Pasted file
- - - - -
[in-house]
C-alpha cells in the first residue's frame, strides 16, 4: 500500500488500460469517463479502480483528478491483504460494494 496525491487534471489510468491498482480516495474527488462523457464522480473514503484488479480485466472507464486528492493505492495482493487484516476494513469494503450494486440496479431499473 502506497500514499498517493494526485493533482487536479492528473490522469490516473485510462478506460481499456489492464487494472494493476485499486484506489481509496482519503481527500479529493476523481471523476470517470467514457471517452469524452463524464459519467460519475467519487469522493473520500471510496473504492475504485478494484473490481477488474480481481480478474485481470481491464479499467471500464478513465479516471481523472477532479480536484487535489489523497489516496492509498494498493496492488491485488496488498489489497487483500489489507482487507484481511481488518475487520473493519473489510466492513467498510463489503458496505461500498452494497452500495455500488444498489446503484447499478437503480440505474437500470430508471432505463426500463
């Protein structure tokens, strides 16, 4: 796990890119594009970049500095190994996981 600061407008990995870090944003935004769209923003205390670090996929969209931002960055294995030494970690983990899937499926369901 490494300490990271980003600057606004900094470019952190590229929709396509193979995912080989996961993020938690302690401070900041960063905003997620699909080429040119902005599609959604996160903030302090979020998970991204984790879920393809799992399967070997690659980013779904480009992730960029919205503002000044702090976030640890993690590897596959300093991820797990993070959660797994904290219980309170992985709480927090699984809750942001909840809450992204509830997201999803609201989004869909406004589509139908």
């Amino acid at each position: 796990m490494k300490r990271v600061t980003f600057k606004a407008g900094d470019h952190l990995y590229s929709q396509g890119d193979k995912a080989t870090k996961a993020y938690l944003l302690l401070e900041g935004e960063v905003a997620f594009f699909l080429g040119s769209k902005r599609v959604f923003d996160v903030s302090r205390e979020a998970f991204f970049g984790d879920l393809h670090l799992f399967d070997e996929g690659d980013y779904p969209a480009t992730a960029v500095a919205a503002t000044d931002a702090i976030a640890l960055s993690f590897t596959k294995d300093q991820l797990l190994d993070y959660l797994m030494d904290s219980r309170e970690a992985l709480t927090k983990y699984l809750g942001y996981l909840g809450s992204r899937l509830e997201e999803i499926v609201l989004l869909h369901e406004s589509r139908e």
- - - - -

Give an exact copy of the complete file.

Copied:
[in-house]
C-alpha cells in the first residue's frame, strides 16, 4: 500500500488500460469517463479502480483528478491483504460494494 496525491487534471489510468491498482480516495474527488462523457464522480473514503484488479480485466472507464486528492493505492495482493487484516476494513469494503450494486440496479431499473 502506497500514499498517493494526485493533482487536479492528473490522469490516473485510462478506460481499456489492464487494472494493476485499486484506489481509496482519503481527500479529493476523481471523476470517470467514457471517452469524452463524464459519467460519475467519487469522493473520500471510496473504492475504485478494484473490481477488474480481481480478474485481470481491464479499467471500464478513465479516471481523472477532479480536484487535489489523497489516496492509498494498493496492488491485488496488498489489497487483500489489507482487507484481511481488518475487520473493519473489510466492513467498510463489503458496505461500498452494497452500495455500488444498489446503484447499478437503480440505474437500470430508471432505463426500463
């Protein structure tokens, strides 16, 4: 796990890119594009970049500095190994996981 600061407008990995870090944003935004769209923003205390670090996929969209931002960055294995030494970690983990899937499926369901 490494300490990271980003600057606004900094470019952190590229929709396509193979995912080989996961993020938690302690401070900041960063905003997620699909080429040119902005599609959604996160903030302090979020998970991204984790879920393809799992399967070997690659980013779904480009992730960029919205503002000044702090976030640890993690590897596959300093991820797990993070959660797994904290219980309170992985709480927090699984809750942001909840809450992204509830997201999803609201989004869909406004589509139908």
């Amino acid at each position: 796990m490494k300490r990271v600061t980003f600057k606004a407008g900094d470019h952190l990995y590229s929709q396509g890119d193979k995912a080989t870090k996961a993020y938690l944003l302690l401070e900041g935004e960063v905003a997620f594009f699909l080429g040119s769209k902005r599609v959604f923003d996160v903030s302090r205390e979020a998970f991204f970049g984790d879920l393809h670090l799992f399967d070997e996929g690659d980013y779904p969209a480009t992730a960029v500095a919205a503002t000044d931002a702090i976030a640890l960055s993690f590897t596959k294995d300093q991820l797990l190994d993070y959660l797994m030494d904290s219980r309170e970690a992985l709480t927090k983990y699984l809750g942001y996981l909840g809450s992204r899937l509830e997201e999803i499926v609201l989004l869909h369901e406004s589509r139908e």